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“The Problem” of Student Nurses of Japanese Ancestry During World War II

“The Problem” of Student Nurses of Japanese Ancestry During World War II "The Problem" of Student Nurses of Japanese Ancestry During World War II SusAN McKAv University of Wyoming Consider rhe problem of the American girl of Japanese ancestry, evacuated from the West Coast to a relocation cemer afrer war came [with Japan}, and denied the right ro enroll in a schoo l of nursing, or not permitted to retu rn to complete the course which was ar schools thaL claimed they accepted relocated Japanese American srudenrs. When chis 1943 American journal of Nursing (AJN) edicorial was written, 20 schools of nursi ng claimed to accept relocated Japanese American studencs. However, of 371 young Japanese American women wanting co enroll in nursing schoo l that year, only 84 were admirred. The irony of the AJN position was char, although it agreed that Nisei (second-generation Japanese American) nursing ro conrinue the ir educations, rhe editorial did nor students shou ld be a llowed acknowledge th e denial of these students' rights as citizens or recommend chat nursing professionals and organizations advocate on their behalP In chis paper I examine che Life trajectories of four Nisei student nurses who were forced to leave their nursing schools in Cali fornia, evacuate with their families http://www.deepdyve.com/assets/images/DeepDyve-Logo-lg.png Nursing History Review Springer Publishing

“The Problem” of Student Nurses of Japanese Ancestry During World War II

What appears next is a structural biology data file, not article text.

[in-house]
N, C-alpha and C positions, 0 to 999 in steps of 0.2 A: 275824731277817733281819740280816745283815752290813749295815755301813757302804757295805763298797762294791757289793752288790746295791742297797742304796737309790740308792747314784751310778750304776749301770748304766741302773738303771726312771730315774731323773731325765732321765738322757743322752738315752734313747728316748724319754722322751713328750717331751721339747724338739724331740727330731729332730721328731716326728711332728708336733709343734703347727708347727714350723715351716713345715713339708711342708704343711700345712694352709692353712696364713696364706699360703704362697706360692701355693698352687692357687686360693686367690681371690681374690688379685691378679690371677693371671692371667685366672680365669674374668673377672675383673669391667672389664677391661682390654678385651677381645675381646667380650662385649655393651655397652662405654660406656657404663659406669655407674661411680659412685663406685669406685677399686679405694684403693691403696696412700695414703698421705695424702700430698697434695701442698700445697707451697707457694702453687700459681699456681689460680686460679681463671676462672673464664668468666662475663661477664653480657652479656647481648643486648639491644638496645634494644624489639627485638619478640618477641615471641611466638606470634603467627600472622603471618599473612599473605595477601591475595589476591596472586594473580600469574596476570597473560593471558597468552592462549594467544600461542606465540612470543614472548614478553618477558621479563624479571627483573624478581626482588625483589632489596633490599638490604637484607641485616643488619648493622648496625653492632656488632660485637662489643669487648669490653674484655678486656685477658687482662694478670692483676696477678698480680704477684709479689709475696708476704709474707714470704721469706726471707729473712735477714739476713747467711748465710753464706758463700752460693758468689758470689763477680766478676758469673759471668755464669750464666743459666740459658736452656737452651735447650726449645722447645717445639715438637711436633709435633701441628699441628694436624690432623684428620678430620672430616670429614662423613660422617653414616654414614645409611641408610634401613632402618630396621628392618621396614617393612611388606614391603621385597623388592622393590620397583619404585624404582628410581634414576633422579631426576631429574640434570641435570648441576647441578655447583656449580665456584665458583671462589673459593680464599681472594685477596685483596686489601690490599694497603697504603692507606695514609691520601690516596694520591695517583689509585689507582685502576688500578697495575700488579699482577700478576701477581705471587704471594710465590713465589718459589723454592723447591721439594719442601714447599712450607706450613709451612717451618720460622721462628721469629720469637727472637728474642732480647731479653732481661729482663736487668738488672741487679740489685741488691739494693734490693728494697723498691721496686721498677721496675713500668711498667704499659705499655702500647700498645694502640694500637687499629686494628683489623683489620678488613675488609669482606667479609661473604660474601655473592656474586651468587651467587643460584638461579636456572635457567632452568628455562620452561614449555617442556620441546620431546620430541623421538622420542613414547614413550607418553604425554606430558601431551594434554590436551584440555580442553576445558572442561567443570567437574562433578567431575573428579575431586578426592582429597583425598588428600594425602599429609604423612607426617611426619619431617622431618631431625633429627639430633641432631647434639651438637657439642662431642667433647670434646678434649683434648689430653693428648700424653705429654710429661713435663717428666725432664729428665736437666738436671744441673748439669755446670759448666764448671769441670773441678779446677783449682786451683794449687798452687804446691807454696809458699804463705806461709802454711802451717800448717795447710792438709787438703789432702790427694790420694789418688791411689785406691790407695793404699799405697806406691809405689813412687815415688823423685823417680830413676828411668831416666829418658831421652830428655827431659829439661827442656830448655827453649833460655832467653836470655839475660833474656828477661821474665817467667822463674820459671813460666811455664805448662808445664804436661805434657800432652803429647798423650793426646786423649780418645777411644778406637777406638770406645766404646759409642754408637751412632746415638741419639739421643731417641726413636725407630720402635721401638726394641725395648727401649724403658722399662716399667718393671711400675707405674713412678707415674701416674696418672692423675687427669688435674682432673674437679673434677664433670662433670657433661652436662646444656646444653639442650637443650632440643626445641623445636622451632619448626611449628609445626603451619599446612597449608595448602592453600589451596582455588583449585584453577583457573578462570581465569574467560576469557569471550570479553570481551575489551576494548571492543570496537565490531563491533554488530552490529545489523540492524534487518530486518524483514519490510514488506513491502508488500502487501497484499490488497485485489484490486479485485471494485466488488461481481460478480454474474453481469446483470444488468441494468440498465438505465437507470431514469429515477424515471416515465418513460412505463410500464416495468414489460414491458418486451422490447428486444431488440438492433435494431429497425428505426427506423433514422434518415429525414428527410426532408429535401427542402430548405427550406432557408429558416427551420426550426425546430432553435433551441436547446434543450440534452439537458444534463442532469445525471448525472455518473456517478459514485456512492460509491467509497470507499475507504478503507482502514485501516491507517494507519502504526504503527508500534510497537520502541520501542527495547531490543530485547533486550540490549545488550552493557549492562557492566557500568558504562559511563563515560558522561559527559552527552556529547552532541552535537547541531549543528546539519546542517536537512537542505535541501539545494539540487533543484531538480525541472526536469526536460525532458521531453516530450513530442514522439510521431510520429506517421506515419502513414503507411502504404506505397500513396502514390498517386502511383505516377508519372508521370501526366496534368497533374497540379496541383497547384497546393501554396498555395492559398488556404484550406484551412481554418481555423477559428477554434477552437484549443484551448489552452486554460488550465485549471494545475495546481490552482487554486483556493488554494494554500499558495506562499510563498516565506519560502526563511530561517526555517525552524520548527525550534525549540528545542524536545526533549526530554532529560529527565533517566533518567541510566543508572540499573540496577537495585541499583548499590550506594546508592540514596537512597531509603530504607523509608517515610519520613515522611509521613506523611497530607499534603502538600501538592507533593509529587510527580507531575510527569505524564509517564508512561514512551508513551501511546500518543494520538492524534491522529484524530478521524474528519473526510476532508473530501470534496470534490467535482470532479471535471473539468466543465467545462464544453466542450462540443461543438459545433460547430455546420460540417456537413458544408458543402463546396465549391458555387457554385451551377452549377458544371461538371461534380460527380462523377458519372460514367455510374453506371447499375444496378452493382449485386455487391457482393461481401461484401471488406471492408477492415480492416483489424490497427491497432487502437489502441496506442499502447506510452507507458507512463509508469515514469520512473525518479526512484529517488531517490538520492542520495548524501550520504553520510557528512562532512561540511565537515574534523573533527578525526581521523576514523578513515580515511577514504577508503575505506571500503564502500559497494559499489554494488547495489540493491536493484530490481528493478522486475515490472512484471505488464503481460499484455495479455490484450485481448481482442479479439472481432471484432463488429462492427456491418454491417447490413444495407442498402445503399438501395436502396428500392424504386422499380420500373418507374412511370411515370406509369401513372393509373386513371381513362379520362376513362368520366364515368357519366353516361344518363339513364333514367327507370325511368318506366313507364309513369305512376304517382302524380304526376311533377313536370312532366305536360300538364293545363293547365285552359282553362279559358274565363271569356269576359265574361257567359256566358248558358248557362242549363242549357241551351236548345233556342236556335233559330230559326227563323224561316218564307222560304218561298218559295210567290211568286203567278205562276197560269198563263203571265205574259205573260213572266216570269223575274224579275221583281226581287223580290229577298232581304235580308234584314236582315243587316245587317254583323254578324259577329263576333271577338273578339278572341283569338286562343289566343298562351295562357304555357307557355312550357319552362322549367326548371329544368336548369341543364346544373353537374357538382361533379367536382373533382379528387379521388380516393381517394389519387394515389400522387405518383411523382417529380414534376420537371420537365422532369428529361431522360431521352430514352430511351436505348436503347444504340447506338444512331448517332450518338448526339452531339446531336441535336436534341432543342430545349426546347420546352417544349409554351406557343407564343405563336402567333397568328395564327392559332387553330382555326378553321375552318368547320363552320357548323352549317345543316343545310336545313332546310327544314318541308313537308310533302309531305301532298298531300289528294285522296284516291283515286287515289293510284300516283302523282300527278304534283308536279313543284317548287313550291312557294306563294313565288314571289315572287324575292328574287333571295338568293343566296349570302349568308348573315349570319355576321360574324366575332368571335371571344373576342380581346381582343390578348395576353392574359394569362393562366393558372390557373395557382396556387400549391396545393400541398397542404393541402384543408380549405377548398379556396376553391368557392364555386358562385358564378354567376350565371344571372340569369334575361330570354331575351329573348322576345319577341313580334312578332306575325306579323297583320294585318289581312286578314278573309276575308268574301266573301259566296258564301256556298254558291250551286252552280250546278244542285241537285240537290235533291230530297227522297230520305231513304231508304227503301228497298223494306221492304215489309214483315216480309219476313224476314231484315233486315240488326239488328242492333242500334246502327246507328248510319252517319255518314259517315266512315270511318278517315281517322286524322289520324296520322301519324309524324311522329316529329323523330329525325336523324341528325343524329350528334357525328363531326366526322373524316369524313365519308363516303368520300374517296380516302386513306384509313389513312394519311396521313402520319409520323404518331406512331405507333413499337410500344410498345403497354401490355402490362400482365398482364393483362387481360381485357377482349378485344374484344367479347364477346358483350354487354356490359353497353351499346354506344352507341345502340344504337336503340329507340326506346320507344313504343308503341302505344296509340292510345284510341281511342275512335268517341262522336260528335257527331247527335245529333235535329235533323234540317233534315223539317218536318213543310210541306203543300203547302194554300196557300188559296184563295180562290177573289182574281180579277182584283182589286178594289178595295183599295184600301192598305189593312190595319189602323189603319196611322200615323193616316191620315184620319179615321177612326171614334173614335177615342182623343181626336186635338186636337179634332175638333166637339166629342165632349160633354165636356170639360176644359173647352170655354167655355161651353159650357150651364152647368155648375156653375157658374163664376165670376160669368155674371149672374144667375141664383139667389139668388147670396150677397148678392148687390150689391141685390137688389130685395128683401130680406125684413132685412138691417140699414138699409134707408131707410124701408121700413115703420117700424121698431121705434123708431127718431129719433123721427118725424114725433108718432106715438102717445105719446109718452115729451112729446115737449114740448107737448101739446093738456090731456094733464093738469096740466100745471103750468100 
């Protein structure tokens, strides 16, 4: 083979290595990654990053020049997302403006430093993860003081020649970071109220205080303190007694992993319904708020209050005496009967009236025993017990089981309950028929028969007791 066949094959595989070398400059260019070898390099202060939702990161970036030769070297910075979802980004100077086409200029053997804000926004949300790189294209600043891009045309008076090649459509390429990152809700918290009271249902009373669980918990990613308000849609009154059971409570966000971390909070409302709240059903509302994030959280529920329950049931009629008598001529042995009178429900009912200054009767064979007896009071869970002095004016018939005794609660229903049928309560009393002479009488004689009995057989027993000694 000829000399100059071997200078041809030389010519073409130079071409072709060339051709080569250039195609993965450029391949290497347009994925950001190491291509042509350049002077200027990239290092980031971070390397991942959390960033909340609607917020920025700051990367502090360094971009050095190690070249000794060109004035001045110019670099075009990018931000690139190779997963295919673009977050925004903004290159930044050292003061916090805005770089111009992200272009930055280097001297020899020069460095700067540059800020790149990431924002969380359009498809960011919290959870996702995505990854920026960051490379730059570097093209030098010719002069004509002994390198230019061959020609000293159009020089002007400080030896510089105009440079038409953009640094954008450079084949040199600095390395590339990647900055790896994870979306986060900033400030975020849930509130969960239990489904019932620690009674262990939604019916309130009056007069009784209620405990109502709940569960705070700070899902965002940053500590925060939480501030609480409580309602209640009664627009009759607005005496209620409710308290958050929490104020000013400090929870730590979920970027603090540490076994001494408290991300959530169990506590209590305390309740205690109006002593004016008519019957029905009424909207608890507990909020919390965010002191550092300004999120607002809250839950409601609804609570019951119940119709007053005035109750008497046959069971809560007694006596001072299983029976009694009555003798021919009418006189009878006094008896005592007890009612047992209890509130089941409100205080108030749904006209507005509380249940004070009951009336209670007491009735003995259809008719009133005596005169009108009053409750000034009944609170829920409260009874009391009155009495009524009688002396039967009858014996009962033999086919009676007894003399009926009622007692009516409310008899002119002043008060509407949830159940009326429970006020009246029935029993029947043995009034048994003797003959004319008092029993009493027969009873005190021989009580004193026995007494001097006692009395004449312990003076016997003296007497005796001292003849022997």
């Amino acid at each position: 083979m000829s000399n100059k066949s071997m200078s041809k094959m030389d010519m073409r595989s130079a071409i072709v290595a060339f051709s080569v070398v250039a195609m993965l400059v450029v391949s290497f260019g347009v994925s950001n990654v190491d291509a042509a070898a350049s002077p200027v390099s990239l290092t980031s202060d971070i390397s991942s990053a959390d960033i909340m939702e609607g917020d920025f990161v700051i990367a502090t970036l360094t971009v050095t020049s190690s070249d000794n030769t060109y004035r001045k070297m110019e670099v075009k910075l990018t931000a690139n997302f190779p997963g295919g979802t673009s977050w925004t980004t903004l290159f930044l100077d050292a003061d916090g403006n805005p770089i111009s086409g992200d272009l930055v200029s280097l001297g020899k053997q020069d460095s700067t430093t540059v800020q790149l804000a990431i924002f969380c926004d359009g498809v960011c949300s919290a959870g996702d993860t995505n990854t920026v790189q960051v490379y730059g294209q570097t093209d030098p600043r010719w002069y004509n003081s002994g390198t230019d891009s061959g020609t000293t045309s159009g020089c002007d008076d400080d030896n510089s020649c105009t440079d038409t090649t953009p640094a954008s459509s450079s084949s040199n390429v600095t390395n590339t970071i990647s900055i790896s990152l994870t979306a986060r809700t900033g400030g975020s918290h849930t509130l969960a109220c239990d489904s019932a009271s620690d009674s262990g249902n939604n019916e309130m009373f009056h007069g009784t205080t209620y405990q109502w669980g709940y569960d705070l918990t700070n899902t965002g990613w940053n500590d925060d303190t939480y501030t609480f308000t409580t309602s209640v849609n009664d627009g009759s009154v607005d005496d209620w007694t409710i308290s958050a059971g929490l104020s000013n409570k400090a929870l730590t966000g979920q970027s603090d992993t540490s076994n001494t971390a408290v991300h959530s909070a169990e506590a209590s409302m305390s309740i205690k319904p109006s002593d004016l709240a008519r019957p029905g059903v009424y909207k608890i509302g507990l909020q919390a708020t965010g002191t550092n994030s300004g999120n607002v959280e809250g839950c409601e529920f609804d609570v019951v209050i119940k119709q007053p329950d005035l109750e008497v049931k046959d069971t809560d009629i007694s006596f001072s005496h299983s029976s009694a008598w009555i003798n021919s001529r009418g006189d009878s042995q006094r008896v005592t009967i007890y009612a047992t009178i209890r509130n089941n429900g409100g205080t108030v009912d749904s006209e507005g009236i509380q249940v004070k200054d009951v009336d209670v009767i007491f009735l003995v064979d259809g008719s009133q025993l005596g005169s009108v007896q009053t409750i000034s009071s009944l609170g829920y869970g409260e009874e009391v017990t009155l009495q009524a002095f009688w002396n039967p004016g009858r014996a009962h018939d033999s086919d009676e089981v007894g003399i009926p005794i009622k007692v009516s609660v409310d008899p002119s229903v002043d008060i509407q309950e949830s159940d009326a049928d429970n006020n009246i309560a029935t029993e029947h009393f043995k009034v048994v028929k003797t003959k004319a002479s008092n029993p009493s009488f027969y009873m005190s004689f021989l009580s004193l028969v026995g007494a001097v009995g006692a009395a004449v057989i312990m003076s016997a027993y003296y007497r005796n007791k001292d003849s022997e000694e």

Nursing History Review , Volume 10 (1): 19 – Jan 1, 2002

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Publisher
Springer Publishing
ISSN
1062-8061
eISSN
1938-1913
DOI
10.1891/1062-8061.10.1.49
Publisher site
See Article on Publisher Site

Abstract

"The Problem" of Student Nurses of Japanese Ancestry During World War II SusAN McKAv University of Wyoming Consider rhe problem of the American girl of Japanese ancestry, evacuated from the West Coast to a relocation cemer afrer war came [with Japan}, and denied the right ro enroll in a schoo l of nursing, or not permitted to retu rn to complete the course which was ar schools thaL claimed they accepted relocated Japanese American srudenrs. When chis 1943 American journal of Nursing (AJN) edicorial was written, 20 schools of nursi ng claimed to accept relocated Japanese American studencs. However, of 371 young Japanese American women wanting co enroll in nursing schoo l that year, only 84 were admirred. The irony of the AJN position was char, although it agreed that Nisei (second-generation Japanese American) nursing ro conrinue the ir educations, rhe editorial did nor students shou ld be a llowed acknowledge th e denial of these students' rights as citizens or recommend chat nursing professionals and organizations advocate on their behalP In chis paper I examine che Life trajectories of four Nisei student nurses who were forced to leave their nursing schools in Cali fornia, evacuate with their families

Journal

Nursing History ReviewSpringer Publishing

Published: Jan 1, 2002

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